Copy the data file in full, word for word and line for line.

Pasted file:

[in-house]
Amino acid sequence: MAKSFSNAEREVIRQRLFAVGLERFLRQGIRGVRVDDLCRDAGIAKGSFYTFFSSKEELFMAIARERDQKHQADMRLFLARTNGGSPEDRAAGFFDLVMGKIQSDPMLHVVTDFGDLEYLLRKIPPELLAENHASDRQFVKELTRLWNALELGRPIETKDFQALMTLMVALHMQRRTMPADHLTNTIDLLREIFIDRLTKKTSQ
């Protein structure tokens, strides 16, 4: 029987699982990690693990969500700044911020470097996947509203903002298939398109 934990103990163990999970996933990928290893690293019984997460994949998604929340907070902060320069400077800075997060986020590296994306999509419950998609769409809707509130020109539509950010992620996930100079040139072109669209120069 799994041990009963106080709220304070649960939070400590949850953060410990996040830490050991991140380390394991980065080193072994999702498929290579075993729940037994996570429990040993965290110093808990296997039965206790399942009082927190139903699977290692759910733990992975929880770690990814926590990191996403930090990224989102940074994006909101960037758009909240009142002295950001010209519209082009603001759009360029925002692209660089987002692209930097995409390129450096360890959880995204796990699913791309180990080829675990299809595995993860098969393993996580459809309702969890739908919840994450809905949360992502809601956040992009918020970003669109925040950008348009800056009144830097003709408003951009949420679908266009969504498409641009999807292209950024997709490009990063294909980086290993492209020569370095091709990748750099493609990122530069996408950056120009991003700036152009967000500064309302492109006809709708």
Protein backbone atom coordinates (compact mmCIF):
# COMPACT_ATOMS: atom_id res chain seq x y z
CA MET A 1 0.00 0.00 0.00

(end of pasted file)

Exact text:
[in-house]
Amino acid sequence: MAKSFSNAEREVIRQRLFAVGLERFLRQGIRGVRVDDLCRDAGIAKGSFYTFFSSKEELFMAIARERDQKHQADMRLFLARTNGGSPEDRAAGFFDLVMGKIQSDPMLHVVTDFGDLEYLLRKIPPELLAENHASDRQFVKELTRLWNALELGRPIETKDFQALMTLMVALHMQRRTMPADHLTNTIDLLREIFIDRLTKKTSQ
């Protein structure tokens, strides 16, 4: 029987699982990690693990969500700044911020470097996947509203903002298939398109 934990103990163990999970996933990928290893690293019984997460994949998604929340907070902060320069400077800075997060986020590296994306999509419950998609769409809707509130020109539509950010992620996930100079040139072109669209120069 799994041990009963106080709220304070649960939070400590949850953060410990996040830490050991991140380390394991980065080193072994999702498929290579075993729940037994996570429990040993965290110093808990296997039965206790399942009082927190139903699977290692759910733990992975929880770690990814926590990191996403930090990224989102940074994006909101960037758009909240009142002295950001010209519209082009603001759009360029925002692209660089987002692209930097995409390129450096360890959880995204796990699913791309180990080829675990299809595995993860098969393993996580459809309702969890739908919840994450809905949360992502809601956040992009918020970003669109925040950008348009800056009144830097003709408003951009949420679908266009969504498409641009999807292209950024997709490009990063294909980086290993492209020569370095091709990748750099493609990122530069996408950056120009991003700036152009967000500064309302492109006809709708």
Protein backbone atom coordinates (compact mmCIF):
# COMPACT_ATOMS: atom_id res chain seq x y z
CA MET A 1 0.00 0.00 0.00